China struggling to kick its coal habit despite Beijing’s big climate pledges

China struggling to kick its coal habit despite Beijing’s big climate pledges

SOURCE: CNN DATE: September 29, 2019 SNIP: [E]ven as China reiterated its commitment to reducing emissions last week in New York, earlier this month at least three large, new coal-fired power stations appeared to be either operating or under construction in Inner Mongolia in northern China. On the outskirts of the Inner Mongolian city of Xilinhot, smoke could seen swirling from a number of power plants, while others appeared to be busily under construction. China’s economy has been looking increasingly shaky after decades of unprecedented growth, driven by a global slowdown and trade competition with the United States. China’s quarterly economic growth slowed to 6.2% at the end of June, the lowest level in three decades. “This has actually been the norm that we have observed over the past few years. Whenever there is downward pressure on an economic front, there is a tendency or desire from the industry and policymakers to unleash large-scale infrastructure projects,” Greenpeace senior global policy adviser Li Shuo said. China is the world’s largest producer and consumer of coal, far outstripping rivals such as the United States, India and Australia. But amid rising concern around greenhouse gases and manmade climate change, China’s reliance on fossil fuels has come under increasing domestic and international scrutiny. President Xi Jinping announced in 2017 that tackling pollution and greenhouse gas emissions would be one of his “three battles,” along with ending poverty and excess debt. “I think on one hand, China has already become the largest manufacturer developer and investor when it comes to some of the most advanced renewable technologies,” Greenpeace’s Li said. “But on the other...
How China’s Big Overseas Initiative Threatens Global Climate Progress

How China’s Big Overseas Initiative Threatens Global Climate Progress

SOURCE: e360 DATE: January 3, 2019 SNIP: China’s Belt and Road Initiative (BRI), launched by President Xi Jinping in 2013, has been described as the most ambitious infrastructure project in history. It is a plan to finance and build roads, railways, bridges, ports, and industrial parks abroad, beginning with China’s neighbors in Central, South, and Southeast Asia and eventually reaching Western Europe and across the Pacific to Latin America. The more than 70 countries that have formally signed up to participate account for two-thirds of the world’s population, 30 percent of global GDP, and an estimated 75 percent of known energy reserves. Just building the land-based Silk Road Economic Belt and the 21st Century Maritime Silk Road will absorb massive amounts of concrete, steel, and chemicals, creating new power stations, mines, roads, railways, airports, and container ports, many in countries with poor environmental oversight. But more worrying still is the vision of industrial development to follow, and the energy that is planned to fuel it. While China has imposed a cap on coal consumption at home, its coal and energy companies are on a building spree overseas. Chinese companies are involved in at least 240 coal projects in 25 of the Belt and Road countries, including in Bangladesh, Pakistan, Serbia, Kenya, Ghana, Malawi, and Zimbabwe. China is also financing about half of proposed new coal capacity in Egypt, Tanzania, and Zambia. The Belt and Road Initiative threatens to lock China’s partners into the same high-emission development that China is now trying to exit. So far, the majority of BRI projects are energy-related: Since 2000, Chinese-led policy banks have invested...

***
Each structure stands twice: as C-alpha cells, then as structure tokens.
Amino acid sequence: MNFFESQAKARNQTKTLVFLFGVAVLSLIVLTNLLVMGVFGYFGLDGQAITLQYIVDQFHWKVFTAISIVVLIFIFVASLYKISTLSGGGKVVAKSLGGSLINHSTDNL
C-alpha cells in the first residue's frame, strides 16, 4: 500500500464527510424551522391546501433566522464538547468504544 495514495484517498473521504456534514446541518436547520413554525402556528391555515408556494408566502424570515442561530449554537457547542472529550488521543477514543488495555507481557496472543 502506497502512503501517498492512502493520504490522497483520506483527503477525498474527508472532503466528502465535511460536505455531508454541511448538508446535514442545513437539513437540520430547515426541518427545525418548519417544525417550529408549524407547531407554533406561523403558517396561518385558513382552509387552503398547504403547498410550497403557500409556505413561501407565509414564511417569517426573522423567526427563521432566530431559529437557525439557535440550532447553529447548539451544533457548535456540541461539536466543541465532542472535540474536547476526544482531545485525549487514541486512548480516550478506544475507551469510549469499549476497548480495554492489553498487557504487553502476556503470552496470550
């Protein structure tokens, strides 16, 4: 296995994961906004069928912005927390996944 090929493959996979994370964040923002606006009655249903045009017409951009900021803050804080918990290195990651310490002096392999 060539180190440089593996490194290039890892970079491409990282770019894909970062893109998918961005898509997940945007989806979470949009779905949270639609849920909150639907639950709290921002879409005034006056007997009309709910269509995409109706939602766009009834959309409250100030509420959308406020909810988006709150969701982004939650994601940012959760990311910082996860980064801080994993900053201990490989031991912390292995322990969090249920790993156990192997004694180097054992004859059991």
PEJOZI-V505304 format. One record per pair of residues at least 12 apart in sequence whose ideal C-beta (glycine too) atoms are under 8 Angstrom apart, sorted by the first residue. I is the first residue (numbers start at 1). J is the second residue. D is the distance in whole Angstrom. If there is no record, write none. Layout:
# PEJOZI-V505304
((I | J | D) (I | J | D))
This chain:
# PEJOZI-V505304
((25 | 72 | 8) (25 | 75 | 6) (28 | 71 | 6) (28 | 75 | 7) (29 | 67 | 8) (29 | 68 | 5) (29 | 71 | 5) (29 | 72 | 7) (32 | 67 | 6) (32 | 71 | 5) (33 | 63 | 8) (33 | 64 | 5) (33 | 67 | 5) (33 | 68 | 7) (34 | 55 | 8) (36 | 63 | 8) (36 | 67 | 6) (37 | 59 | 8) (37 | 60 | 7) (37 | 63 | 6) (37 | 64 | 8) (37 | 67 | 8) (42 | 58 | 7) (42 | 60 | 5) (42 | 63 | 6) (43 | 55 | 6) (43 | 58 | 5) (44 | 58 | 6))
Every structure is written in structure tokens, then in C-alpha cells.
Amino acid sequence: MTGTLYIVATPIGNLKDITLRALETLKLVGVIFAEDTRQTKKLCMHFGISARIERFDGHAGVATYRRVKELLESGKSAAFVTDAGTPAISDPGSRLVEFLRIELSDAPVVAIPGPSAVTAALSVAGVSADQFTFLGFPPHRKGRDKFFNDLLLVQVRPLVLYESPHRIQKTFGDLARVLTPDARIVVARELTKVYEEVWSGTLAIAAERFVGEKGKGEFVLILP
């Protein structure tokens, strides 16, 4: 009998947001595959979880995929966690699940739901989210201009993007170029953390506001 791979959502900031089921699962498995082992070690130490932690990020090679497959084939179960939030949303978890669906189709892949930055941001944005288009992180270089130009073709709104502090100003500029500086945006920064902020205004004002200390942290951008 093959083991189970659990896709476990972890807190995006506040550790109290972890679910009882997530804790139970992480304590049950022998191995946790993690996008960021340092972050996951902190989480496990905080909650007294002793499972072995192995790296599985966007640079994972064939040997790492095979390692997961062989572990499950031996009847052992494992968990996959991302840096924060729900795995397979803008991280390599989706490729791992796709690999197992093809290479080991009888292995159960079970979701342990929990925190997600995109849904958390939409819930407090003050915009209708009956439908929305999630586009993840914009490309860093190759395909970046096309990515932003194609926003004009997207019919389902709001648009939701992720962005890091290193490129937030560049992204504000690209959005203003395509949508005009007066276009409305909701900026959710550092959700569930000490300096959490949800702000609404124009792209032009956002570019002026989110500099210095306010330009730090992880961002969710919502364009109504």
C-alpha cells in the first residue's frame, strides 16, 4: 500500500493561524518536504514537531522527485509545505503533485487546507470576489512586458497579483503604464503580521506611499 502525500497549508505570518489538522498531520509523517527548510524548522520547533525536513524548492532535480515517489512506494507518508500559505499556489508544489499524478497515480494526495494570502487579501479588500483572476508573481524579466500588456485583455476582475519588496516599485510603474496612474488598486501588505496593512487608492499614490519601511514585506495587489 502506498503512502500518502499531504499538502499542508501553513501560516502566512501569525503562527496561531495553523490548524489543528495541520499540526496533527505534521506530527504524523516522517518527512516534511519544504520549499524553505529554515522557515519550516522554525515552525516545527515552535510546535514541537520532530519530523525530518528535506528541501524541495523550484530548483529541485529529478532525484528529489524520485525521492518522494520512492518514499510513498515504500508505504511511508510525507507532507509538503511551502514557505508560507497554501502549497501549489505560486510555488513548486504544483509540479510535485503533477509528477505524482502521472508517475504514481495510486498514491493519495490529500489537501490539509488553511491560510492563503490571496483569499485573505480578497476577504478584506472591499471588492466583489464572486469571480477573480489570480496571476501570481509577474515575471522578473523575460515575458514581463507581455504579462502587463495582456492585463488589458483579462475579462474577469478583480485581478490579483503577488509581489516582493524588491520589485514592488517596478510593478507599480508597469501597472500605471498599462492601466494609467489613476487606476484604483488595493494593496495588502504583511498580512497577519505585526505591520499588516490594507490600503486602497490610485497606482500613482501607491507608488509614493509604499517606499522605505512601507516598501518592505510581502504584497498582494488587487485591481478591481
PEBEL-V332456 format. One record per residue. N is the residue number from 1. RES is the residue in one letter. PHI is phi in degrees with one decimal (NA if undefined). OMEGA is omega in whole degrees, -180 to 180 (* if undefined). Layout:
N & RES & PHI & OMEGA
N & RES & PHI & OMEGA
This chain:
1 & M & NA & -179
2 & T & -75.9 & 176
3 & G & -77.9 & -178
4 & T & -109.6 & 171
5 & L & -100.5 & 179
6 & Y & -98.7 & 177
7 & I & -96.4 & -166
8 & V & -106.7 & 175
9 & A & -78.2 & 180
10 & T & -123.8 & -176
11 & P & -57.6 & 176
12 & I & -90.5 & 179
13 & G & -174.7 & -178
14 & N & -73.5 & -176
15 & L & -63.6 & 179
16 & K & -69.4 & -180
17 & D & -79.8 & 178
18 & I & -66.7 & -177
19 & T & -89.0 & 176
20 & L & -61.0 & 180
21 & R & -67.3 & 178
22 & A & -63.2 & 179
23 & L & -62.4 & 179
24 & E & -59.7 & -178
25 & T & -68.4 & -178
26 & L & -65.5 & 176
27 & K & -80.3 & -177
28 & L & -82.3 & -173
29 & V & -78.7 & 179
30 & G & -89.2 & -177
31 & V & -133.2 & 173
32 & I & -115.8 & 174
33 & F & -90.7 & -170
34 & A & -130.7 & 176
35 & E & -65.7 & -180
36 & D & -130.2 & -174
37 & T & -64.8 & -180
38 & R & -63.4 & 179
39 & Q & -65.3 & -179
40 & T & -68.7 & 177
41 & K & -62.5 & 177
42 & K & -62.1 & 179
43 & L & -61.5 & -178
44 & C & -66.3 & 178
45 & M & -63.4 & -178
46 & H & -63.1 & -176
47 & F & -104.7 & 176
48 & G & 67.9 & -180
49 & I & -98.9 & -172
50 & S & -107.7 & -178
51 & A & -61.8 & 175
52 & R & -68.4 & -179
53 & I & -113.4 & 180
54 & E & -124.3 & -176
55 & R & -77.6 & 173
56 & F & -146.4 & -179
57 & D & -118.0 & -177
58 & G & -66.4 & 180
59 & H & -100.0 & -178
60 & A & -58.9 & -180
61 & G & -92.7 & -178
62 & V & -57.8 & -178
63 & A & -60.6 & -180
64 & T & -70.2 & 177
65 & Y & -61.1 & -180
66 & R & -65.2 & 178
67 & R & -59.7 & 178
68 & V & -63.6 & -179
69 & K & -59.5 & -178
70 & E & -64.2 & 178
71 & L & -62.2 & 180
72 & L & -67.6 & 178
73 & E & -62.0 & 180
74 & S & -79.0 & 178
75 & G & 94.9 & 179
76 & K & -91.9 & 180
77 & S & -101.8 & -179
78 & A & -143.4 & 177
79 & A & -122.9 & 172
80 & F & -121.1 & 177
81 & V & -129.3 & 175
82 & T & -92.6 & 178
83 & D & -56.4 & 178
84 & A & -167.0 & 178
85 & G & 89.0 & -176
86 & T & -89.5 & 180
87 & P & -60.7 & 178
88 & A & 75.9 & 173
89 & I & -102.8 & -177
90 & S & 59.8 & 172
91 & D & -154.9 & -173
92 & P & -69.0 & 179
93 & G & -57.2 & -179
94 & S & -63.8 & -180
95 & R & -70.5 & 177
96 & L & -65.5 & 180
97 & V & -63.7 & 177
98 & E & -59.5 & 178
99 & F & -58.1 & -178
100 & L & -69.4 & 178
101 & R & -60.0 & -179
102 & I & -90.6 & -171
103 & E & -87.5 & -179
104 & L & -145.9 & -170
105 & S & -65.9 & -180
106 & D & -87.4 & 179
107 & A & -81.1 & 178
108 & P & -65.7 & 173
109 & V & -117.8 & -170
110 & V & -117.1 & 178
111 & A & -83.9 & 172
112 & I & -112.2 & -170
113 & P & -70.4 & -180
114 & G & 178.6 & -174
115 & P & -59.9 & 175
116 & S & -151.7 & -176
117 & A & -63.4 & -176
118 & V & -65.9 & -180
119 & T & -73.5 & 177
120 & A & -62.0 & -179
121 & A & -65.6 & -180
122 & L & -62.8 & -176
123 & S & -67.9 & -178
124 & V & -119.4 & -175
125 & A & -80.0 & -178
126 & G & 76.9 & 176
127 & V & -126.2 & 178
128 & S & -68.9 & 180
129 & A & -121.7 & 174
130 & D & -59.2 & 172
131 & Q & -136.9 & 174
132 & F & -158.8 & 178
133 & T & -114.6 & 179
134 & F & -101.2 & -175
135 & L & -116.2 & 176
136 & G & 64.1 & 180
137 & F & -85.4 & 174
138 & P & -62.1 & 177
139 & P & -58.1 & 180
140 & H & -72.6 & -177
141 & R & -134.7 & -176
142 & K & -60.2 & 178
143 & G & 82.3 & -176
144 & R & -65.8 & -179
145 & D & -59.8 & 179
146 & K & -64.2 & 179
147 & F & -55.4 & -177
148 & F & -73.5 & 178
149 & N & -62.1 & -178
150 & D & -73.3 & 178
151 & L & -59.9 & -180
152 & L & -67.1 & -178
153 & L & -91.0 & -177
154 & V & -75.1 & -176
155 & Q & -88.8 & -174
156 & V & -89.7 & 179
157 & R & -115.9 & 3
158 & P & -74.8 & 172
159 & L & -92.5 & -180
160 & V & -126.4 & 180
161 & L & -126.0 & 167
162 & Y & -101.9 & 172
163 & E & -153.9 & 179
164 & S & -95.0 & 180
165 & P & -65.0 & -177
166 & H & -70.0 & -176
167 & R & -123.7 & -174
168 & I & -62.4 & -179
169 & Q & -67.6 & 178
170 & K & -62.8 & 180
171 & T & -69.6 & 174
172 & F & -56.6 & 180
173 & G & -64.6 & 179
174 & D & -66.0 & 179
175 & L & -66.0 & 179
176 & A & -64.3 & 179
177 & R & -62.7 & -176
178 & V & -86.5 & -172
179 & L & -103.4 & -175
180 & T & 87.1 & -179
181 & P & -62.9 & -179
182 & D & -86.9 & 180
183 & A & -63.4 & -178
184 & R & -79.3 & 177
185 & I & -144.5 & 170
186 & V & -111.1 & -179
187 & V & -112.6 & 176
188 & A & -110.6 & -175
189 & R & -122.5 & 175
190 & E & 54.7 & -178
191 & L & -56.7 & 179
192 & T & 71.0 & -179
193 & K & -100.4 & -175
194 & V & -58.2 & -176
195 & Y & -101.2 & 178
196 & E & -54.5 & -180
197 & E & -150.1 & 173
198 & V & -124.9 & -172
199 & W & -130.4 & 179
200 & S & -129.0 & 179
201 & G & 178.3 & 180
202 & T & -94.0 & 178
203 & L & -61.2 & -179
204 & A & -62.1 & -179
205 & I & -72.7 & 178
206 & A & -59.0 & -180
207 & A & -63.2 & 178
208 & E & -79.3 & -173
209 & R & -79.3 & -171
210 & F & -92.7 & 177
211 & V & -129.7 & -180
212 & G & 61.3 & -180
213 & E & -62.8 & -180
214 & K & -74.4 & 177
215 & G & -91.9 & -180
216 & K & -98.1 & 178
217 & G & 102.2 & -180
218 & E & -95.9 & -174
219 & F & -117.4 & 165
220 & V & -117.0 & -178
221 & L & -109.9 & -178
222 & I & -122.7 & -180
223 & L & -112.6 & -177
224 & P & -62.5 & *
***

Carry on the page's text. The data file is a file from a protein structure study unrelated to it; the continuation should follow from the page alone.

China’s carbon emissions set for fastest growth in 7 years

China’s carbon emissions set for fastest growth in 7 years

SOURCE: Financial Times DATE: May 29, 2018 SNIP: China’s carbon emissions are on track to rise at their fastest pace in more than seven years during 2018, casting further doubt on the ability of the Paris climate change agreement to curb dangerous greenhouse gas increases, according to a Greenpeace analysis based on Beijing’s own data. Carbon emissions in the country, the world’s largest emitter of greenhouse gases, rose 4 per cent in the first quarter of this year, according to calculations by the environmental group based on Chinese government statistics covering coal, cement, oil and gas. If that pace continues it would be the fastest increase since 2011. The latest finding comes as climate researchers express concern over rising emissions in China, which accounts for more than a quarter of global carbon dioxide output. Read more at Financial...